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COOK COUNTY CONNECTIONS: Sexual Assault Awareness Month

Apr 22, 2022 10:54AM ● By Editor

Cook County Sheriff Pat Eliasen. Submitted photo:   

By Pat Eliasen, Cook County Sheriff from Cook County MN Law Enforcement • April 22, 2022

April signifies the nationally recognized Sexual Assault Awareness Month. This is a prevalent issue that individuals face, not just here in Cook County and the State of Minnesota, but worldwide. 

According to the National Sexual Violence Resource Center (NSVRC), one in five women in the United States experienced rape or attempted rape during their lifetime[1]. Additionally, nearly 25% of men experienced some form of sexual violence in their lifetime[2]. If you break these numbers down into figures closer to home, the Cook County population in 2020 was reported to be 5,600. Census statistics show that gender equality was approximately 50%, indicating approximately 2,800 females in Cook County. If you apply the numbers from the NSVRC to the population in Cook County, the quantities suggest that 560 women may have experienced some form of rape and 700 men may have experienced some form of sexual violence in their lifetime. 

These numbers are quite staggering when you focus them on the local level. Suppose you use the percentages from the NSRVC and compare them to the Cook County Sheriff's Office statistics. In that case, surprisingly fewer cases are reported, supporting the reality that many of these cases go unreported. In 2020, 17 cases of criminal sexual conduct were reported to the Sheriff's Office. In 2021 only eight cases were reported. This does not mean that other cases were not conveyed to other agencies within the county; this simply means that only a small percentage are investigated. 

There is also a myth that sexual assaults are typically committed by strangers or someone unknown to the victim. The NSRVC reports that over 52% of assaults are committed by an acquaintance, while only 15% are perpetrated by someone that the victim knows[3]. Most would think that sexual assault using some force is common, and it is. Another type of sexual assault is known as "sexual coercion." This is described as the constant request for sexual activities, wearing someone down with continuous advances, or sexual pressure applied by someone in a position of authority. Approximately 13% of women and six percent of men experience sexual coercion in their lifetime[4]. Sexual harassment is currently the most widespread form of sexual assault. Information from national sources shows that 81% of women and 43% of men experience some manner of sexual harassment[5].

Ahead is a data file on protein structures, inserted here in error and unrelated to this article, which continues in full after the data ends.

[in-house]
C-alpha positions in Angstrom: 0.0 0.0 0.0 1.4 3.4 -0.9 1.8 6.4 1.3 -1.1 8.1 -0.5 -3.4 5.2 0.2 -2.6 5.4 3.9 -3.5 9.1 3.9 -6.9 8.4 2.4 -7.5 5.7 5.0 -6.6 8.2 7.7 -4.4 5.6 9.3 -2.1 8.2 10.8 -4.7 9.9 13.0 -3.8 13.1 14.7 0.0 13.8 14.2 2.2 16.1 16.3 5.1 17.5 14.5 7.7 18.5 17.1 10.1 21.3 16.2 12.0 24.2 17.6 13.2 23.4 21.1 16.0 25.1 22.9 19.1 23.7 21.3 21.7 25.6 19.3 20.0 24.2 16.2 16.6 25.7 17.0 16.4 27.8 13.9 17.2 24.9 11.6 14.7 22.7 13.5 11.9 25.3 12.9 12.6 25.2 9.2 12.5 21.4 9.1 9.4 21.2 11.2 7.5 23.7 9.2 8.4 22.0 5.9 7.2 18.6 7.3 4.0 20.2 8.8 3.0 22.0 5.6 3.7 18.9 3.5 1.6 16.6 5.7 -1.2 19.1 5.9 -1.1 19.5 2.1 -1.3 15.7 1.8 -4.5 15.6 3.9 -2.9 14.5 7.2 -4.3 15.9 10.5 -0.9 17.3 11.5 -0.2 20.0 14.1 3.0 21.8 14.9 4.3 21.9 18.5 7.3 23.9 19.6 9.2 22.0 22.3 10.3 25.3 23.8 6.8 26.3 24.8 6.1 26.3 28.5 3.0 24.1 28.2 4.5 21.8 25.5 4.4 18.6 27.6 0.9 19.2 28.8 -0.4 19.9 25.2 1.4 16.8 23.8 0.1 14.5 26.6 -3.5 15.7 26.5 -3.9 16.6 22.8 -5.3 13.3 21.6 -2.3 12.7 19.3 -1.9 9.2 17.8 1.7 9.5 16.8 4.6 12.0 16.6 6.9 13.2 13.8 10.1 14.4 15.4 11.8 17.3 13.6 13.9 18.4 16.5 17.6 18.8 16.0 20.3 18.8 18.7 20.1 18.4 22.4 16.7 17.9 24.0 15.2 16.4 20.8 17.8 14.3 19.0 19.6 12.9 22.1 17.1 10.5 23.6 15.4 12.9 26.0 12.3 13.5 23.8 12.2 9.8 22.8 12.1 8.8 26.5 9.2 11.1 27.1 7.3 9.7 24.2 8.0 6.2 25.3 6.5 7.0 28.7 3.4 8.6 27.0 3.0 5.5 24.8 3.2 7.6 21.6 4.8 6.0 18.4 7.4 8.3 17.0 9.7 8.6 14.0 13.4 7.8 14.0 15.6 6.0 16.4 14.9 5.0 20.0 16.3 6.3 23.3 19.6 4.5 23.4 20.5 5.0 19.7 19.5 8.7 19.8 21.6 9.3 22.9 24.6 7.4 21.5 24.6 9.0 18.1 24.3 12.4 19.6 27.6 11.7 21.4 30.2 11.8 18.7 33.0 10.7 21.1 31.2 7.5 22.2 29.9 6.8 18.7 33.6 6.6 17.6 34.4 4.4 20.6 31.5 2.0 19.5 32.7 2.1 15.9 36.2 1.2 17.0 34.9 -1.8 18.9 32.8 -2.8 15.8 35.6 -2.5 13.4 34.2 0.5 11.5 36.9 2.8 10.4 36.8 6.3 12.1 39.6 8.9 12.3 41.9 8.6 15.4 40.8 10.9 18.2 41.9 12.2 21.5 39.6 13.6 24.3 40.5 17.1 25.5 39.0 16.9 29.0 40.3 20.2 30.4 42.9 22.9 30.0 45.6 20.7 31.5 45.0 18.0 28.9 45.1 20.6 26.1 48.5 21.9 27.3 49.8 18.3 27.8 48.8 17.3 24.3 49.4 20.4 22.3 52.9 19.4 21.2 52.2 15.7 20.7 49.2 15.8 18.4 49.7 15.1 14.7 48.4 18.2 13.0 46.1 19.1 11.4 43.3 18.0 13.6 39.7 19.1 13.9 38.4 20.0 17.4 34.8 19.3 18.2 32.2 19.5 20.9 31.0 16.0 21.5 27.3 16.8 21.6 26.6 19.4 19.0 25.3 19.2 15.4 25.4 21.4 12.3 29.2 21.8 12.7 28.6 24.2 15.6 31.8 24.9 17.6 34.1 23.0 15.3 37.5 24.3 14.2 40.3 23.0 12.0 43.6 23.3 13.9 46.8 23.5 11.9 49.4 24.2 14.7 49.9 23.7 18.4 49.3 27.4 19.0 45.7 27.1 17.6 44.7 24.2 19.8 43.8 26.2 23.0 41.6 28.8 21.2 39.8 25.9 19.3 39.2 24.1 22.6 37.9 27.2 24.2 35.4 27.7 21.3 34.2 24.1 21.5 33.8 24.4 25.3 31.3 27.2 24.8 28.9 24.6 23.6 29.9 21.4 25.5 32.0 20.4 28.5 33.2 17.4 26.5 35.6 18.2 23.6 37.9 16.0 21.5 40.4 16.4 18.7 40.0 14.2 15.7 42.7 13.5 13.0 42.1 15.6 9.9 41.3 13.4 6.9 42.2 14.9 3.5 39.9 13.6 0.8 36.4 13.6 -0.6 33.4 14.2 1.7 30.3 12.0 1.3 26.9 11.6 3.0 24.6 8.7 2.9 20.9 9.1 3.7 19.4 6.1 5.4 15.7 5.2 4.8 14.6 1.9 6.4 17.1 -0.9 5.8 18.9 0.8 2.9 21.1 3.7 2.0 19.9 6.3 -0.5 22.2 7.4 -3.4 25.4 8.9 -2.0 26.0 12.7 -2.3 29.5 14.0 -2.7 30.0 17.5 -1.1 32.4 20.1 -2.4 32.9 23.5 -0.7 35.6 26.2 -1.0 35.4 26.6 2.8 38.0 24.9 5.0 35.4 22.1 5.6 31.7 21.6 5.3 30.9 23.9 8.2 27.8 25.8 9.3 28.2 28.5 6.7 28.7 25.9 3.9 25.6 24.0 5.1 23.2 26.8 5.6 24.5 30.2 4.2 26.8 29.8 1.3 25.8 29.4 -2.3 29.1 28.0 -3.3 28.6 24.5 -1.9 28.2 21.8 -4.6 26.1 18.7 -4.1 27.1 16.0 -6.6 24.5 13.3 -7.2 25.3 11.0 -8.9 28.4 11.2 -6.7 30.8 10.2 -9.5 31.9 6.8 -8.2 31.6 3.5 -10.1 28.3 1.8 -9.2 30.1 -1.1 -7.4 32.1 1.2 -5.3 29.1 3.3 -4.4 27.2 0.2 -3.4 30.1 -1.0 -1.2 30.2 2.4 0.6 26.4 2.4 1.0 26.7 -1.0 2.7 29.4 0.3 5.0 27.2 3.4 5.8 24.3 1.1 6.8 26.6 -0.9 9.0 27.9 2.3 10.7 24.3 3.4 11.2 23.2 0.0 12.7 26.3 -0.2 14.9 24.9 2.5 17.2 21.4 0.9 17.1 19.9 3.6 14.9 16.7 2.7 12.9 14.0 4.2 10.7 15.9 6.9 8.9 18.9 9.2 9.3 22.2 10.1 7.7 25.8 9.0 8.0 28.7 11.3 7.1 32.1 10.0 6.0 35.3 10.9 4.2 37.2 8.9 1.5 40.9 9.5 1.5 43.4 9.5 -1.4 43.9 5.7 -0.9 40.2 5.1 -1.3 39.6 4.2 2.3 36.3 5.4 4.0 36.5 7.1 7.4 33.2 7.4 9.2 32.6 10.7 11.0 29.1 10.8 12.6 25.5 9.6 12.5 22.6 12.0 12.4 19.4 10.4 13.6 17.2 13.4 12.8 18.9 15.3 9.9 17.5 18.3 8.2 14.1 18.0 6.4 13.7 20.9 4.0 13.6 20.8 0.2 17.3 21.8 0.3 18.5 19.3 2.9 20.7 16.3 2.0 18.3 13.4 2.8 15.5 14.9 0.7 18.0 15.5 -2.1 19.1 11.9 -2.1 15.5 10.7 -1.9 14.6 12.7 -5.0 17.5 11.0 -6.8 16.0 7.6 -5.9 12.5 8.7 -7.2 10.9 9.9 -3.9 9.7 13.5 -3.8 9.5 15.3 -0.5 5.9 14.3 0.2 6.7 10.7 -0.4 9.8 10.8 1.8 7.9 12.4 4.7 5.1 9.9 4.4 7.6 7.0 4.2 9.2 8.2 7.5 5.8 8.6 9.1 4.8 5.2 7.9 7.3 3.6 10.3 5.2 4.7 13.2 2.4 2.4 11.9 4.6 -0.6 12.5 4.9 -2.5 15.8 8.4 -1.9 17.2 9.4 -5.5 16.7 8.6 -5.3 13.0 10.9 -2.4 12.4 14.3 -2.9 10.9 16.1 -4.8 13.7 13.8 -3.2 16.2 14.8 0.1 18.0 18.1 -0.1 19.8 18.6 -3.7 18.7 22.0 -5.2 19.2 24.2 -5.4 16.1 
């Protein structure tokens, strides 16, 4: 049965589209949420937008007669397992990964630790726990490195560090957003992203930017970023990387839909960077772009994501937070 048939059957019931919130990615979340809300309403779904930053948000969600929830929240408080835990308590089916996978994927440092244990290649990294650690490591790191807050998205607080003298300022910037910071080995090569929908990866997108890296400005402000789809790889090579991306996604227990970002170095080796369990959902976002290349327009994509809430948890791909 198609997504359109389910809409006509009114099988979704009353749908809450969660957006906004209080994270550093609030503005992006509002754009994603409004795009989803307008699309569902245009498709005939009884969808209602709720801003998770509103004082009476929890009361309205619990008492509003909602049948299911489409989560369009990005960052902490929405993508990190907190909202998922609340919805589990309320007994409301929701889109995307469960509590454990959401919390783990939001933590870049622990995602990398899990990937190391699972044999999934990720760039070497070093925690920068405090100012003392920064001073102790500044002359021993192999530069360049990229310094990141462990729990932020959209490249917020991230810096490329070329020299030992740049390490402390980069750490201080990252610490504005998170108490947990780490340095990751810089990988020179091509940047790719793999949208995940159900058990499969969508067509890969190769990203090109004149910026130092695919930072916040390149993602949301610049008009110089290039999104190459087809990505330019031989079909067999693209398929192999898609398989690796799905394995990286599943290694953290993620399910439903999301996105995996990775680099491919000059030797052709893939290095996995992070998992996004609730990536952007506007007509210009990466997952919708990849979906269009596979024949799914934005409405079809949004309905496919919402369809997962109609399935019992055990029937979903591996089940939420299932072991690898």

In Cook County, there are several resources to contact if you or someone you know has been the victim of sexual assault, coercion, or harassment. Reporting to the Cook County Sheriff's Office is recommended for all forms of sexual assault. In addition, we work closely with the Cook County Attorney's Office, Cook County Public Health and Human Services (PHHS), and the Violence Prevention Center (VPC) to investigate and preserve the dignity of victims throughout the entire case. Being mindful of the trauma already inflicted on the victims, the described agencies will work to provide the best care and highest level of service they can. Victim advocates are supplied through the VPC, and their commitment to the victims of sexual assault is nothing short of miraculous. 

It can be difficult to report that you have been the victim of a sexual assault. Sometimes, the victim does not realize they have been abused, due to intimidation or negative persuasion. If you or someone you know may have suffered an assault of this kind, please reach out to any of the agencies described above, and we can help you navigate the process. Contact information is below.

Cook County Sheriff's Office • 218-387-3030

Cook County Public Health and Human Services • 218-387-3620

Violence Prevention Center • 218-387-1237   

County Connections is a column on timely topics and service information from your Cook County government. Cook County – Supporting Community Through Quality Public Service

[1] Smith, S. G., Zhang, X., Basile, K. C., Merrick, M. T., Wang, J., Kresnow, M., & Chen, J. (2018). The National Intimate Partner and Sexual Violence Survey: 2015 data brief – updated release. Centers for Disease Control and Prevention.

[2] ibid

[3] Black, M.C., Basile, K.C., Breiding, M.J., Smith, S.G., Walters, M.L., Merrick, M.T., Chen, J., & Stevens, M.R. (2011). The National Intimate Partner and Sexual Violence Survey (NISVS): 2010 Summary Report. Atlanta, GA: National Center for Injury Prevention and Control, Centers for Disease Control and Prevention.

[4] Black, M. C., Basile, K. C., Breiding, M. J., Smith, S. G., Walters, M. L., Merrick, M. T., Chen, J., & Stevens, M. R. (2011). The National Intimate Partner and Sexual Violence Survey: 2010 summary report. Centers for Disease Control and Prevention.

[5] Kearl, H. (2018). The facts behind the #metoo movement: A national study on sexual harassment and assault. Stop Street Harassment.

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